Best QROPS: How to Build a Cheap Offshore DIY Pension Scheme
How to find and build the Best QROPS pension scheme – If you want to unlock your pension abroad and want to take control of your own retirement planning with a low cost DIY pension scheme, then a Recognised Overseas Pension Scheme (ROPS), formerly known as QROPS may be for you.
Whilst more restrictive that a UK SIPP, as the trustees need to sign off on every buy / sell order which restricts you to buy & hold investing or rebalancing once per year, there are tax advantages to holding a ROPS abroad.
If you move your UK pension to a ROPS in Hong Kong for instance, depending on the country you choose to retire in, you may pay very low income tax and sometimes none at all.
Have a look here for retirement destinations with low income taxes.
The Best & Cheapest QROPS – Offshore Low Cost DIY Pensions
Which are the best & cheapest QROPS?
QROPS used to be very expensive when first launched in 2006, with prices coming down from 4,000 GBP per year to 2,000 GBP in the first couple of years.
Now, they have fallen down to below 1,000 GBP per year to set up.
Depending on the case size, smaller cases are now comparable to UK SIPP fees.
DIY Pension Benefits & Features of QROPS
- Full pension drawdown on DIY QROPS are only allowed in Malta (9th Feb, 2016) so far
- Tax will depend on your country of retirement and the DTA it has with your QROPS jurisdiction
- All QROPS must be signed off by trustees, so control is less than a SIPP
- However, you can choose what you invest in
- You can choose the currency of the investments
- You can choose to rebalance once per year
- You can choose to go to cash if necessary and hold gold or treasuries as a hedge
- A QROPS can lower income taxes and reduce death taxes to zero
- A QROPS can be passed on as a cash lump sum pension pot to beneficiaries
- Beneficiaries of your QROPS can be named and changed whenever you like
- A QROPS is a pension trust, so immune to bankruptcy, litigation, most court cases, etc
DIY Pensions – Is a DIY QROPS a Good Idea?
Taking control of your pension may seem like a great idea at first, but considering that less than 20% of money managers beat the index every year and over a long period of time, this falls to almost nil, what chance do you really think you have of investing it and beating professionals who spend millions on meteorologists, teams of coders, algorithms, rocket scientists, etc?
The best way is to actually pick the indices themselves and then diversify across a range of ETF’s to lower risk through diversification.
Here is an example of a balanced portfolio:
The IVY League Balanced Portfolio Pension Plan in GBP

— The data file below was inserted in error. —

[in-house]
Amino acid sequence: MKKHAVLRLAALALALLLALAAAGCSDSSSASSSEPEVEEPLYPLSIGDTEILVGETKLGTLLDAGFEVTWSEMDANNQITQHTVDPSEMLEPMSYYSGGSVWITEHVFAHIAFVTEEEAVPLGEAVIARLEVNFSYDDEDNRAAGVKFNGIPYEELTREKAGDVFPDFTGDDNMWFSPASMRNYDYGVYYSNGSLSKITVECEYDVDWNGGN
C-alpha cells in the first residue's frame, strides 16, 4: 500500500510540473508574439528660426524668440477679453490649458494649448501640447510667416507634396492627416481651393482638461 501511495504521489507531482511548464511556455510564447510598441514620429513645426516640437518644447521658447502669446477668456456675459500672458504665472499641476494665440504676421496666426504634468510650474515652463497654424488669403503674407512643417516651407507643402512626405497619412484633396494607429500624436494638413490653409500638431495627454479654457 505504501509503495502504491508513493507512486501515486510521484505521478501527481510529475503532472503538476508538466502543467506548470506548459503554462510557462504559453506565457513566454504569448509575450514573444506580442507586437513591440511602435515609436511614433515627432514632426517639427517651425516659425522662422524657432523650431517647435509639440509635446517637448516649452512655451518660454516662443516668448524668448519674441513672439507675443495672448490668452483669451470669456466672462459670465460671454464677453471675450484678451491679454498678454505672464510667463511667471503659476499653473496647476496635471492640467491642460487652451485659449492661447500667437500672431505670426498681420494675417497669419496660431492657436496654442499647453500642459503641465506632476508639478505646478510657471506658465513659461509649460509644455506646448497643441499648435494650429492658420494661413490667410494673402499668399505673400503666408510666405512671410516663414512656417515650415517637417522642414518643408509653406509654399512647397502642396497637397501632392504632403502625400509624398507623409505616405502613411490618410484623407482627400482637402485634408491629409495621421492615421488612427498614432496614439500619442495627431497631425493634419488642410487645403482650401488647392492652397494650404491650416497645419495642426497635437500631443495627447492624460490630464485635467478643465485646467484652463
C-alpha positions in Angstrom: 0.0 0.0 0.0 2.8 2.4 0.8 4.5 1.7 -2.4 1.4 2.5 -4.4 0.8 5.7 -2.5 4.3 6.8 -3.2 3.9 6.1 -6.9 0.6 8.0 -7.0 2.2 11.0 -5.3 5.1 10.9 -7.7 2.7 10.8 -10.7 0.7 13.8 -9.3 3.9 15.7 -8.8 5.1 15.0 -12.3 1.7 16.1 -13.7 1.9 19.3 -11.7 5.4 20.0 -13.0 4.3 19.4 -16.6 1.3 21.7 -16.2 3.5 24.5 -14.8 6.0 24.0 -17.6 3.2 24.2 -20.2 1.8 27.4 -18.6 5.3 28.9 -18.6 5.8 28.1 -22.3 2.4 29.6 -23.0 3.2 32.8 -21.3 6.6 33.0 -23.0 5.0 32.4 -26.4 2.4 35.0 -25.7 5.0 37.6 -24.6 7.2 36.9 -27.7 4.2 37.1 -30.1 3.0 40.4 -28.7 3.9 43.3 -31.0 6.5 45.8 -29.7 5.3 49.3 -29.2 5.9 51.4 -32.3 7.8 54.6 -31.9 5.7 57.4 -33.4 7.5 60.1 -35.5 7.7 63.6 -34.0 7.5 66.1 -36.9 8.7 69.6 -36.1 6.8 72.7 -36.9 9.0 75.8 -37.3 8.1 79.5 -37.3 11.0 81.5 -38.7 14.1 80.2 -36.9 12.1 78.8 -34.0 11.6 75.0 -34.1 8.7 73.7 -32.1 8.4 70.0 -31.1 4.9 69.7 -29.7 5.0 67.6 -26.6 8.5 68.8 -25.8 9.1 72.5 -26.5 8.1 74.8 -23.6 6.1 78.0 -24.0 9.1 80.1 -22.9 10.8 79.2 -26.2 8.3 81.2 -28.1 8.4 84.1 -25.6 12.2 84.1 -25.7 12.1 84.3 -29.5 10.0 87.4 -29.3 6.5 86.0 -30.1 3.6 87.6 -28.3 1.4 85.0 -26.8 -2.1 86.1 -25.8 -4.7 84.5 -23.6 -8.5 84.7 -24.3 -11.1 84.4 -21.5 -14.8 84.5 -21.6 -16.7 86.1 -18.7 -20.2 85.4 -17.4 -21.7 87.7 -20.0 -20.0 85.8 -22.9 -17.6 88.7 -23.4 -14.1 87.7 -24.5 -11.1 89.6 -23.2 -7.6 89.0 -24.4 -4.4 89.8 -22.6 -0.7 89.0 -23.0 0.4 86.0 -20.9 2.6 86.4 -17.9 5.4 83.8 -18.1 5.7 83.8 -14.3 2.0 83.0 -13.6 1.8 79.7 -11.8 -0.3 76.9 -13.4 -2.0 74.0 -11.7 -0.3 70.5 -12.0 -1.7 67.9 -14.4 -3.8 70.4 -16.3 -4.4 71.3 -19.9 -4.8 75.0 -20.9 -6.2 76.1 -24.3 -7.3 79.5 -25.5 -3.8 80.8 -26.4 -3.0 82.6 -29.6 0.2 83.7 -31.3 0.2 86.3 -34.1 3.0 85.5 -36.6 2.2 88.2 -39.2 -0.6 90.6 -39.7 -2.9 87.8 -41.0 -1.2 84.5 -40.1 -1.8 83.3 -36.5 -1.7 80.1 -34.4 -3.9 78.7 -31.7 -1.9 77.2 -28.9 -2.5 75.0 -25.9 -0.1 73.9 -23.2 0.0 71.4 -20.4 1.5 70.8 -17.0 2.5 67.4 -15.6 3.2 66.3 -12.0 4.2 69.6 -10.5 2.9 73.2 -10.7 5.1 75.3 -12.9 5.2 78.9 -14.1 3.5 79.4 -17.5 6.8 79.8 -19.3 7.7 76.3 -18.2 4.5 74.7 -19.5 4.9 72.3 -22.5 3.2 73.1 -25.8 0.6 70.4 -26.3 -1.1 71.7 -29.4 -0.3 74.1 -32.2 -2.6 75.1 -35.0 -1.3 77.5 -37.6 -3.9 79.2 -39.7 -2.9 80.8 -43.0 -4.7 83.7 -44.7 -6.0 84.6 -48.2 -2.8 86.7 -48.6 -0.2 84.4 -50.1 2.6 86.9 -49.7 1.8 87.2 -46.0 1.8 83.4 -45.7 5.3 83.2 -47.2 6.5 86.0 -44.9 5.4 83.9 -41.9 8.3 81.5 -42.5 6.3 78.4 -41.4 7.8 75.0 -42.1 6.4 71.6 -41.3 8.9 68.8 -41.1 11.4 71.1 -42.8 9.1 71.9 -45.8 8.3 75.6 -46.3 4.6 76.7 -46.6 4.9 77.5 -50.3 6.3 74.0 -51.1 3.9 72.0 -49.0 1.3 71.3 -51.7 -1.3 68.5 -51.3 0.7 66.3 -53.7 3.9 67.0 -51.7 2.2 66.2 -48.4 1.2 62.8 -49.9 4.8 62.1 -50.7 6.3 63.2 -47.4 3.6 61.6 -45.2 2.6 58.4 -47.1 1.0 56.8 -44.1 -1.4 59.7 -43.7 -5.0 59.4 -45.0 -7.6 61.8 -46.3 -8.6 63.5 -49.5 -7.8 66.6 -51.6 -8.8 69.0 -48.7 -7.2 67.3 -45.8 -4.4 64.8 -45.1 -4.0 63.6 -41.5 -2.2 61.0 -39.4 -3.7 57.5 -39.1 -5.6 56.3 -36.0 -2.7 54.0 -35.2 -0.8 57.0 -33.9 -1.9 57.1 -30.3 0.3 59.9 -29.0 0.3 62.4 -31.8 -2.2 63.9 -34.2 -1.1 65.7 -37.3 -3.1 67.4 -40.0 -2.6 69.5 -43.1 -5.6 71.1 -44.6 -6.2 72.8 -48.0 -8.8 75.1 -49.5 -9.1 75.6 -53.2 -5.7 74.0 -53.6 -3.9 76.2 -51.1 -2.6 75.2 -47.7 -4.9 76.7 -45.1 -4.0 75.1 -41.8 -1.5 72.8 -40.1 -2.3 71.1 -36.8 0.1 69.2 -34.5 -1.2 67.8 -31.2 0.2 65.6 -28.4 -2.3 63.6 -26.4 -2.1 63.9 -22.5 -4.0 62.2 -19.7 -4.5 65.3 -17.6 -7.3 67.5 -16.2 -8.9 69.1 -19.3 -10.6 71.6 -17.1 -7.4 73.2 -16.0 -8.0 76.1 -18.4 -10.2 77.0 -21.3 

IVY League Portfolio in GBP (balanced)
5% FTSE 100 (ISF ETF)
15% FTSE 250 (MIDD ETF)
5% MSCI Emerging Market Equity (IEEM ETF)
15% FTSE Developed World ex-UK (IWXU ETF)
20% FTSE EPRA/NAREIT UK Property (IUKP ETF)
15% FTSE UK All Stocks Gilt (IGLT ETF)
15% £ Index-Linked Gilts (INXG ETF)
The “Ivy League” or “Red Brick” University portfolio was created by David Swenson, the Chief Investment Officer (CIO) at Yale University.
It looks to diversify by holing a mix of low risk gilts, property, UK equities and worldwide equities. You could just tweak the percentages depending in the interest rate environment and whether stocks are over or under valued or you can just set this up as a “set and forget” portfolio for the next 10 years. I would be tempted to do the latter as most pensions have at least a 10 year outlook from now.
The different ETFs will be up and down over each year, but over 10 years should balance out. There could always be some or all ETF’s losing in each year, but the idea is “time in the market” not “timing the market” and over 10 years, these ETF’s should all be up.
DIY Retirement Goal Planning
You need to be mindful of when you want to retire and how long your pension pot can last you. There are all sorts of retirement calculators for free on the internet, where you can work out when you want to retire and how long your pension pot should last you.
Remember, as technology gets better, we live longer, but not necessarily live longer in a healthy state. Many people over 65 live with a long term illness which means you cannot work.
How to Start a DIY QROPS
First you need to discuss with your financial adviser where you want to retire abroad.
Then, your financial adviser will look at the various tax treaties and recommend the best destination for your QROPS for tax efficiency.
You then choose the investments you like by informing your adviser of a pre-designed portfolio or ask your financial advisers for recommendations. We recommend index funds as they carry a lower risk and lower fees over a lifetime.
Then, you can start the QROPS paperwork.
Your financial adviser will have to fill out all the paperwork on your behalf as there are over 40 pages. This is then sent to your present pension providers along with a letter of authority to allow transfer. Your current company may take up to 3 months to allow the transfer to take place.
Once transferred, the trust then invests the money on your behalf and you can rebalance once per year as you or your adviser sees fit.
A QROPS is always a transfer from existing pension schemes, it is never new money.
You can then top up your QROPS if you wish, but any new monies would then fall under QROPS pension rules.
Tax is either deducted at source or you pay it in your country of retirement depending on the Double Taxation Treaties which are in force at the time retirement benefits are taken.Best QROPS: Build a Low Cost Offshore DIY Pension Scheme by Richard Malpass